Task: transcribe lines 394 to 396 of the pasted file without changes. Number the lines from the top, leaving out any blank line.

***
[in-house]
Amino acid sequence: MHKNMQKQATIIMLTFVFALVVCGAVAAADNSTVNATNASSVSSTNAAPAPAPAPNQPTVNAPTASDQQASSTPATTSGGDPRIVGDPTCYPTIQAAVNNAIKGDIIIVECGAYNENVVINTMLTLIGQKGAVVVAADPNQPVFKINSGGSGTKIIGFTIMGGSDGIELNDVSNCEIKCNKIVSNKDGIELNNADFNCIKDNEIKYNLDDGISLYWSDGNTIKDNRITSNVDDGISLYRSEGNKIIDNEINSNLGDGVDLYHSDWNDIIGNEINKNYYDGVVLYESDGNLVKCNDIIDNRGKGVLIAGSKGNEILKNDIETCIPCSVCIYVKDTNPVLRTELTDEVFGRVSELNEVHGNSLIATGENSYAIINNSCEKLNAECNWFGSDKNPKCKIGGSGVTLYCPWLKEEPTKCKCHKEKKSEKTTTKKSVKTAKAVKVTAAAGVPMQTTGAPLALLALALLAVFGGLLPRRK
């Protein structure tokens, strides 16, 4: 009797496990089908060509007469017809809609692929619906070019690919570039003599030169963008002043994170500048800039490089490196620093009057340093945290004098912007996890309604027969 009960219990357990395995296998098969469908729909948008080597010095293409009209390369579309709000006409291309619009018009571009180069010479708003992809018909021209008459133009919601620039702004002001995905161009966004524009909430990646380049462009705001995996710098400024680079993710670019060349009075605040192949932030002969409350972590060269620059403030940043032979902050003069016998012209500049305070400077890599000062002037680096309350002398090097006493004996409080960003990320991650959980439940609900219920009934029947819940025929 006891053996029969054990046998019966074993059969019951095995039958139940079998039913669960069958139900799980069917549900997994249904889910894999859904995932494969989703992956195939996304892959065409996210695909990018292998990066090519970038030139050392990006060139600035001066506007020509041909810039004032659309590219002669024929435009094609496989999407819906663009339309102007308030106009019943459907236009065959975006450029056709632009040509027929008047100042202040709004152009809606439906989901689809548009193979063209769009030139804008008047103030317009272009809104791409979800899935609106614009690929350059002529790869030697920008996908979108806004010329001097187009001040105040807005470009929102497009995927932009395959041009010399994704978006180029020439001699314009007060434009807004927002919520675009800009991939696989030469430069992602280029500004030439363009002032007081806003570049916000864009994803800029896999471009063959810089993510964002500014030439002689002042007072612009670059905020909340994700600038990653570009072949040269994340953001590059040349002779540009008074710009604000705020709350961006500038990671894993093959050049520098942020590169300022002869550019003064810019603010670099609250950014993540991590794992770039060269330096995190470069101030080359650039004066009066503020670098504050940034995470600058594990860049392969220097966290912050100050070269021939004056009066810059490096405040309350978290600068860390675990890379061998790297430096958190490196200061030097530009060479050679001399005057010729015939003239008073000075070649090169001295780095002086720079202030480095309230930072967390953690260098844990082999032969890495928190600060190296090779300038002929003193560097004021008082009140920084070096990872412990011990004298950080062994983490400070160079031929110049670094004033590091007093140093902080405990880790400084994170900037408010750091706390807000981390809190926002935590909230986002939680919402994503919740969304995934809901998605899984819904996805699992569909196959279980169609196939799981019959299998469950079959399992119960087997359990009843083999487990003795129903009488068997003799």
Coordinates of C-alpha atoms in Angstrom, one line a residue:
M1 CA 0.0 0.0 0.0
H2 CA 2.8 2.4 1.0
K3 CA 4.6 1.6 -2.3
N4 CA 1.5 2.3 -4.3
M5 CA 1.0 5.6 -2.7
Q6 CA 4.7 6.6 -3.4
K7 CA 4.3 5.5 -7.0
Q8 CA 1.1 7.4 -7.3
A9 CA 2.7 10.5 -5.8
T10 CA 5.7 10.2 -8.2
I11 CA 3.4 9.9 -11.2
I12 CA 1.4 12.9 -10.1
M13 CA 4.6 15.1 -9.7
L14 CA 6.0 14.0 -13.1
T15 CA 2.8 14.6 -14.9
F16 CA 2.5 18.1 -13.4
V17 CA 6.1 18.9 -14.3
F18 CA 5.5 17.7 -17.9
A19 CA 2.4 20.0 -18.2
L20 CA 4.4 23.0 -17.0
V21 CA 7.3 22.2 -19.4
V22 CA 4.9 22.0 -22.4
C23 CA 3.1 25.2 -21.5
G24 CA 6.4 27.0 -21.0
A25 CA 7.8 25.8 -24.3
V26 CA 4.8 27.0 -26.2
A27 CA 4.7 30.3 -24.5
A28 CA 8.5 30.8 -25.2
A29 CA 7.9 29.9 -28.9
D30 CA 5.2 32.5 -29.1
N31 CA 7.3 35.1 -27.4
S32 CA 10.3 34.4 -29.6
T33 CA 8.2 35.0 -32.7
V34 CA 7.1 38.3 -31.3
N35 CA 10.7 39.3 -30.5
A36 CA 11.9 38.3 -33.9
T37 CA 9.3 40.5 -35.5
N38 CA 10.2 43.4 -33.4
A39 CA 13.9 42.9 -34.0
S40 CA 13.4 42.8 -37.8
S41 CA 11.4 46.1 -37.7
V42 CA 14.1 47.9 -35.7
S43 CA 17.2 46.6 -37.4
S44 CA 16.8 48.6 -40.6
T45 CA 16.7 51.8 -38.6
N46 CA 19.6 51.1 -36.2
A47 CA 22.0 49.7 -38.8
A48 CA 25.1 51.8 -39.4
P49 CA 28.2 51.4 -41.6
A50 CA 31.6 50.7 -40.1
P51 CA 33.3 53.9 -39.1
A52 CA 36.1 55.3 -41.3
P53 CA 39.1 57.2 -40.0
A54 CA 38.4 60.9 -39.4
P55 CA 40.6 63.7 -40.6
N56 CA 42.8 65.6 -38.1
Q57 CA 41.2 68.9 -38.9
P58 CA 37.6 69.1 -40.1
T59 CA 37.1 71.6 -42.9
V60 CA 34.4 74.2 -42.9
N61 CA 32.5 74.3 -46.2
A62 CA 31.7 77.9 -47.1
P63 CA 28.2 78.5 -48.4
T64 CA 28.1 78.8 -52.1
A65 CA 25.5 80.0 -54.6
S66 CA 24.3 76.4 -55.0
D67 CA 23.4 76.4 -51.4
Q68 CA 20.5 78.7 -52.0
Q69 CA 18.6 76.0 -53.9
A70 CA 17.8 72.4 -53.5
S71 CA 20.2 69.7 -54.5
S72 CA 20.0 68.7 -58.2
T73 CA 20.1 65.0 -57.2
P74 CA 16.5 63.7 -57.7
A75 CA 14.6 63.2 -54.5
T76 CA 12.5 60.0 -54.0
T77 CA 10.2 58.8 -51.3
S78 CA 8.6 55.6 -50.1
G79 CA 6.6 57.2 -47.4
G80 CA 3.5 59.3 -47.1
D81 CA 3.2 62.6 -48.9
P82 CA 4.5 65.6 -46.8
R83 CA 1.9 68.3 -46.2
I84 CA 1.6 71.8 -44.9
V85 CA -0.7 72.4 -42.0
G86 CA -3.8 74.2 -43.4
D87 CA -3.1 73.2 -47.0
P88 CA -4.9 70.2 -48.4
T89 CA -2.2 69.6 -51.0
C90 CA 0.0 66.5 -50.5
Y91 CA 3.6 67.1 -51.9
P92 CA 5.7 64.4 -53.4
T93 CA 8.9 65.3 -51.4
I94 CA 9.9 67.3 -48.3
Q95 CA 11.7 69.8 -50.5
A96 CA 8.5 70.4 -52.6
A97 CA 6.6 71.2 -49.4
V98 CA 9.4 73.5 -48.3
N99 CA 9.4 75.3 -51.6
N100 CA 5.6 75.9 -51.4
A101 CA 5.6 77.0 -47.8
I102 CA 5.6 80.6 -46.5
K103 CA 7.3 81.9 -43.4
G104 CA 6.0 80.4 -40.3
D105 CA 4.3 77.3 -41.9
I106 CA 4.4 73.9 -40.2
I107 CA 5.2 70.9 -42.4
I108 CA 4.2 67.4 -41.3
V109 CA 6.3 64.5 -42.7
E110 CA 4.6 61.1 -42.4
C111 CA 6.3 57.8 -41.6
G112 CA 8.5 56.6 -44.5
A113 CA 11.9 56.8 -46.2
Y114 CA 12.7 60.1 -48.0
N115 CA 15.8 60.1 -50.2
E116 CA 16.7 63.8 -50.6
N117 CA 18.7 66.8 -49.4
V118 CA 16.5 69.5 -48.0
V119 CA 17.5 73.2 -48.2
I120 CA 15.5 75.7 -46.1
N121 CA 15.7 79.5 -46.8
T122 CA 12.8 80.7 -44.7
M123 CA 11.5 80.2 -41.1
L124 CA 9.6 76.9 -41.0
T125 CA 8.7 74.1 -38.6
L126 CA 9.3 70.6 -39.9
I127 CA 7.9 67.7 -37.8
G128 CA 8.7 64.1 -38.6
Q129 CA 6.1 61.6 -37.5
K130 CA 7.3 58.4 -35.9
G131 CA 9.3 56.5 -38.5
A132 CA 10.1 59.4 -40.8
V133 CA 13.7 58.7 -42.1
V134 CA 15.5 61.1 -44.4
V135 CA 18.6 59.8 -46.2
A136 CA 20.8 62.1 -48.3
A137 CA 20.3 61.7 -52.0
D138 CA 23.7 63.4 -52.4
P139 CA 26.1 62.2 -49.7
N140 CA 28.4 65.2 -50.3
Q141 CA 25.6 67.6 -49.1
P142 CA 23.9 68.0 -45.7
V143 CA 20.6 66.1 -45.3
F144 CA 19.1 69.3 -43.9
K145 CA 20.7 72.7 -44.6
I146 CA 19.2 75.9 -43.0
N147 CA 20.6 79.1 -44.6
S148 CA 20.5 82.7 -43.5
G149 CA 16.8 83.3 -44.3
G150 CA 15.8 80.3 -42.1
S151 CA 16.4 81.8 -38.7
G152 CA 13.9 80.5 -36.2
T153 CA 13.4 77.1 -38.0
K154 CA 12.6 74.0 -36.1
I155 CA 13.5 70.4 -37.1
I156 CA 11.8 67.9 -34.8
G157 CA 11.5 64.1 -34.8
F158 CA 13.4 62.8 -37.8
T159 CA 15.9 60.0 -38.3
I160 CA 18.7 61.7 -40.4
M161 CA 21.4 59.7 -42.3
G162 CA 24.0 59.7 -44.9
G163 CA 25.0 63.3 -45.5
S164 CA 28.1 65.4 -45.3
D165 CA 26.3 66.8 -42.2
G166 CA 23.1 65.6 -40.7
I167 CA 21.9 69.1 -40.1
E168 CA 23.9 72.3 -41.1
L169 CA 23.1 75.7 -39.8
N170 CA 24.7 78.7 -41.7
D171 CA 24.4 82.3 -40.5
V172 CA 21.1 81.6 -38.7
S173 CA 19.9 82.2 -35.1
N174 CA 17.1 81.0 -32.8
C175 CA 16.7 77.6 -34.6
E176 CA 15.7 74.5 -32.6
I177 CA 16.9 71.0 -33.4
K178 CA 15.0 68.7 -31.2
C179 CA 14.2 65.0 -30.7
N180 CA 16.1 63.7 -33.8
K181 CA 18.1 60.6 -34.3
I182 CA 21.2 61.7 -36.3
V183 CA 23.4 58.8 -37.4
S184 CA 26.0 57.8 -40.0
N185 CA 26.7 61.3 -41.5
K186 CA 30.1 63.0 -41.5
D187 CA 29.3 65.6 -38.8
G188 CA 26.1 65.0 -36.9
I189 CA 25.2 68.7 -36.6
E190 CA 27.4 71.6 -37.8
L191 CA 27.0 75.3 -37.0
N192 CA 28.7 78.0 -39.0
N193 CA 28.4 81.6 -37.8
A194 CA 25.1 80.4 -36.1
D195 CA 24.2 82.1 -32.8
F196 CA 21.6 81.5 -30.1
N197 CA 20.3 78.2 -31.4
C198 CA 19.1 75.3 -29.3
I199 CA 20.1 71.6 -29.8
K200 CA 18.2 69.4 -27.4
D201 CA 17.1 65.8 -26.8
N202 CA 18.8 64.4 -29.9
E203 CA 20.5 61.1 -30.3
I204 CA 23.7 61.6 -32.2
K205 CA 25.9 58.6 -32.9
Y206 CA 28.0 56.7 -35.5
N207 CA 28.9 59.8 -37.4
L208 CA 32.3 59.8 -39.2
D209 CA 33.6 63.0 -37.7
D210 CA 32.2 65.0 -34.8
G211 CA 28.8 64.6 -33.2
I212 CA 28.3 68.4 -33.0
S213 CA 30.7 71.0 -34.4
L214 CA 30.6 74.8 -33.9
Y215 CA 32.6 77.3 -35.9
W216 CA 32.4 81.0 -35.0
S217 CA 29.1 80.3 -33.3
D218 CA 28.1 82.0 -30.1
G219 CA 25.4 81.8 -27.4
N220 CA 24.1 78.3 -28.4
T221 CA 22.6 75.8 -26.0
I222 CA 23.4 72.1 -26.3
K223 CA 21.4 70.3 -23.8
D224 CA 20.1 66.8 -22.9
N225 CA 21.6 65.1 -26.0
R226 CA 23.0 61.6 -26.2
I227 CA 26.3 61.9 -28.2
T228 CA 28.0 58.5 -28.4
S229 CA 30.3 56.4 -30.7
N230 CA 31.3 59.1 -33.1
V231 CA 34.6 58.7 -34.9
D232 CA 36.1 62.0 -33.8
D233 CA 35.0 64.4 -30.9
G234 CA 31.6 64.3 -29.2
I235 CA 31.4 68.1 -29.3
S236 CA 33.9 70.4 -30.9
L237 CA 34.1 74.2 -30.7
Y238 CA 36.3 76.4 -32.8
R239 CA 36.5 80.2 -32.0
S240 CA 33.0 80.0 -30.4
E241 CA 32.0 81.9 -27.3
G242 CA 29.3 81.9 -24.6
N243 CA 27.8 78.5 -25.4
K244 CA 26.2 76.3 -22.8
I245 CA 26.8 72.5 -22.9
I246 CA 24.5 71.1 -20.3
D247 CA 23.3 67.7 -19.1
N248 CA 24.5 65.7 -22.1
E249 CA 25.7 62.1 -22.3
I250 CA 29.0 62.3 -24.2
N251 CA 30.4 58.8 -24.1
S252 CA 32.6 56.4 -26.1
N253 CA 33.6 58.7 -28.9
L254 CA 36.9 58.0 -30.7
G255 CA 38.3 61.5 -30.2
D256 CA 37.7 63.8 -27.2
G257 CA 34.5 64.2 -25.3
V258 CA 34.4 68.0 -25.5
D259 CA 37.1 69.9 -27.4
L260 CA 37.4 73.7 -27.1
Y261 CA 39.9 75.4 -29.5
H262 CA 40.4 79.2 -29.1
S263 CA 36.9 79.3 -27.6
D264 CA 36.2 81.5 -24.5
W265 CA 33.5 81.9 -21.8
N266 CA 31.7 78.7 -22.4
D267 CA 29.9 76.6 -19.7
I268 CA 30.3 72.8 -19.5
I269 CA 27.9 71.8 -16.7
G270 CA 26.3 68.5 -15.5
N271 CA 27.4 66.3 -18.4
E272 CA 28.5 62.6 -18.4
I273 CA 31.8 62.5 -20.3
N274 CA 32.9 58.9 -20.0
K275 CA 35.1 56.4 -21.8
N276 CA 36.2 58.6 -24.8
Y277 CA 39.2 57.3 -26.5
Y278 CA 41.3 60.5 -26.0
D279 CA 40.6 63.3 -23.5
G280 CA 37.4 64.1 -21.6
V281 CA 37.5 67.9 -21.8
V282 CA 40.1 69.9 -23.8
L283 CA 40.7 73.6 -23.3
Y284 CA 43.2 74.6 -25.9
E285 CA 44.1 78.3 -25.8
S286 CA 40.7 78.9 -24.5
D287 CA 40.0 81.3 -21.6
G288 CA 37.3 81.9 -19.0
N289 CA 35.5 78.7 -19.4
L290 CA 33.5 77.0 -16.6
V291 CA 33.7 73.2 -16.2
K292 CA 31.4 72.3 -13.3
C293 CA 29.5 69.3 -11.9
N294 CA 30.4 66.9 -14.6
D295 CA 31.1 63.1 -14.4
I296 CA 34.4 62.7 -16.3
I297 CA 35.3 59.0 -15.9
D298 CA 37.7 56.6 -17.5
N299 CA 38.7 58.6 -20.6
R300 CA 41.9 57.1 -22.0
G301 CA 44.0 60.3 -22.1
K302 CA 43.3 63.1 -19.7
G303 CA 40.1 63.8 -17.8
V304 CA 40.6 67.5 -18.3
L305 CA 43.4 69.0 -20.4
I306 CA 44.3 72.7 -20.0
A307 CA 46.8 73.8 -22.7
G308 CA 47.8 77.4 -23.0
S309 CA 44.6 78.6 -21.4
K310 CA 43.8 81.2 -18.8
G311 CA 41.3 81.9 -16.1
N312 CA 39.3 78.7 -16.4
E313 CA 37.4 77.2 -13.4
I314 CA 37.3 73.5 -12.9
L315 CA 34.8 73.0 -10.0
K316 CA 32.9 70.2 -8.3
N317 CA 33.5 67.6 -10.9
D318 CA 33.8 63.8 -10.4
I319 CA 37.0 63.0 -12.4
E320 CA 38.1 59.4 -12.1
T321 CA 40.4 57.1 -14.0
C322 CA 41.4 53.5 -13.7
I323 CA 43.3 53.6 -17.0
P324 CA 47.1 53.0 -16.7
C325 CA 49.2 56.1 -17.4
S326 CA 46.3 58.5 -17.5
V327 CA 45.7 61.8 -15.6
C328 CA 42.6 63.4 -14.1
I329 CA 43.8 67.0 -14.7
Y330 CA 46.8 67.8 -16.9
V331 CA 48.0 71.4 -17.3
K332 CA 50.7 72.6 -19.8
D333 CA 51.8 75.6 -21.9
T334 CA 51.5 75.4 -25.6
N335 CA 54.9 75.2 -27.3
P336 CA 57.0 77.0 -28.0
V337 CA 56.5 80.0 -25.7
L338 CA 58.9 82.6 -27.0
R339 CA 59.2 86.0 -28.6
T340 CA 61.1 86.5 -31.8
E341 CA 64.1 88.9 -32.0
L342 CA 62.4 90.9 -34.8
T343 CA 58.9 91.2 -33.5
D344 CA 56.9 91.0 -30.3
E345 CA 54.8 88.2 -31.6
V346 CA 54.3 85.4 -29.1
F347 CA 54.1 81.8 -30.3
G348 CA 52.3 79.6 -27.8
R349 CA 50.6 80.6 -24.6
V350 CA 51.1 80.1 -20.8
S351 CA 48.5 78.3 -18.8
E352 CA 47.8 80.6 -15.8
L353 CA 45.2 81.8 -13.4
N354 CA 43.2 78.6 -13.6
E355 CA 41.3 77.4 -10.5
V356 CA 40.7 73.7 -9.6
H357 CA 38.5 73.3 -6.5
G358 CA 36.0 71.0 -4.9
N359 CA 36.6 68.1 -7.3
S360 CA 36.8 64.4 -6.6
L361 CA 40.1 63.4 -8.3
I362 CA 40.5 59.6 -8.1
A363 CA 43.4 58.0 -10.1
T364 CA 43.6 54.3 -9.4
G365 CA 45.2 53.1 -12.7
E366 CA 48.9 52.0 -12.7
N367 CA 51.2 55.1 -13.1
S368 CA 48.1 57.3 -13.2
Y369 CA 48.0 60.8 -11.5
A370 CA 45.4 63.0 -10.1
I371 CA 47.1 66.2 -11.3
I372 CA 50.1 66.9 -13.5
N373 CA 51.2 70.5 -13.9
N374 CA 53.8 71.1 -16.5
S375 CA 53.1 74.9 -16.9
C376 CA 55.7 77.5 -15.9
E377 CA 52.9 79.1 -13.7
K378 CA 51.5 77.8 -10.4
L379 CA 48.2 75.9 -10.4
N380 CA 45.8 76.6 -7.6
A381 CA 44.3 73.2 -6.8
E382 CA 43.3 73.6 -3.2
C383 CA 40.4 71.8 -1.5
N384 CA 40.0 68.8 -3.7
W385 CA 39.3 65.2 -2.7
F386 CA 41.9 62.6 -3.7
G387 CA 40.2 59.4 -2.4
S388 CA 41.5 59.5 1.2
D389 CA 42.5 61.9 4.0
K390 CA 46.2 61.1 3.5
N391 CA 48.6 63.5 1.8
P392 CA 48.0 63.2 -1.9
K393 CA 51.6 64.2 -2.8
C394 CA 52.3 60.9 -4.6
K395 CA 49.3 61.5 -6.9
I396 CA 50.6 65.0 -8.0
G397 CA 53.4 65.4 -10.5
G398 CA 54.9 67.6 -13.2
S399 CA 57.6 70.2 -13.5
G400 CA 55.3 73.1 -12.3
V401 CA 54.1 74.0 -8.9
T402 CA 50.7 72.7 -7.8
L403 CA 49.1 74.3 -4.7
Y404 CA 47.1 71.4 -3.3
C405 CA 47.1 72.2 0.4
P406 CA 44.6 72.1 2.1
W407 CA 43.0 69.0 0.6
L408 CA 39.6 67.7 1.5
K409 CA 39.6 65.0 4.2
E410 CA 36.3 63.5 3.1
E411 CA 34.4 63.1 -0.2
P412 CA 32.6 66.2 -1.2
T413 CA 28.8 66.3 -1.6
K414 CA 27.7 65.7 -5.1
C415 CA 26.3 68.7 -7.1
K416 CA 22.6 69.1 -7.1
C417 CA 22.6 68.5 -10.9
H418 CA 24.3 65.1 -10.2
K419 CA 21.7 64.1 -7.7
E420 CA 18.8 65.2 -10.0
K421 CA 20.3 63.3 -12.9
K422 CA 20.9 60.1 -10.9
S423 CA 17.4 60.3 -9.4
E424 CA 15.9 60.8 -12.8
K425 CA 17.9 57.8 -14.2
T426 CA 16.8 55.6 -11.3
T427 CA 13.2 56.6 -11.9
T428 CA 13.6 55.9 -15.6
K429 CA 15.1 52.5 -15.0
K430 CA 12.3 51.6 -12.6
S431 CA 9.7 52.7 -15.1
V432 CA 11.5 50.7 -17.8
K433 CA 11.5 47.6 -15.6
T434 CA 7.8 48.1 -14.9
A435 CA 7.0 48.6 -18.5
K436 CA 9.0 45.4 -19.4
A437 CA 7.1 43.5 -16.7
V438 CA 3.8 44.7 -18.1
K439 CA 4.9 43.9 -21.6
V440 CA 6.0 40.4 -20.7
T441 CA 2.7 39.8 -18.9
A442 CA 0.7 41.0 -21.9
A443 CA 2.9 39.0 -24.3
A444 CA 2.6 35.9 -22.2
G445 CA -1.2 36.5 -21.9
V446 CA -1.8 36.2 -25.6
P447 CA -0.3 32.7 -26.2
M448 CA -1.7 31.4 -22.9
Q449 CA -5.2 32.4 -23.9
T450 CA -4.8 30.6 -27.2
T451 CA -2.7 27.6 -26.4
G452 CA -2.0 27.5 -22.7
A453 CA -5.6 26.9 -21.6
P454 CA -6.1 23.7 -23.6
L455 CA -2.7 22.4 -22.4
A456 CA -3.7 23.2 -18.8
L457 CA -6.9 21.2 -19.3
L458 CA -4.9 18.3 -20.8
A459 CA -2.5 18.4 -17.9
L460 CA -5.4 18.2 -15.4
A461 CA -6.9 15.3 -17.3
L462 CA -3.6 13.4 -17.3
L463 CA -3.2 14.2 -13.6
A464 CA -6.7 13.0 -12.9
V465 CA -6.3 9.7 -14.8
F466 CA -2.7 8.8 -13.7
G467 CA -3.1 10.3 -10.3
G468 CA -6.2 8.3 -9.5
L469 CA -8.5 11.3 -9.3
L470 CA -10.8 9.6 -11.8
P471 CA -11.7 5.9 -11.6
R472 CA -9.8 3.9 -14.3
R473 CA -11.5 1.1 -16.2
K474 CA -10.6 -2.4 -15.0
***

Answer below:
K390 CA 46.2 61.1 3.5
N391 CA 48.6 63.5 1.8
P392 CA 48.0 63.2 -1.9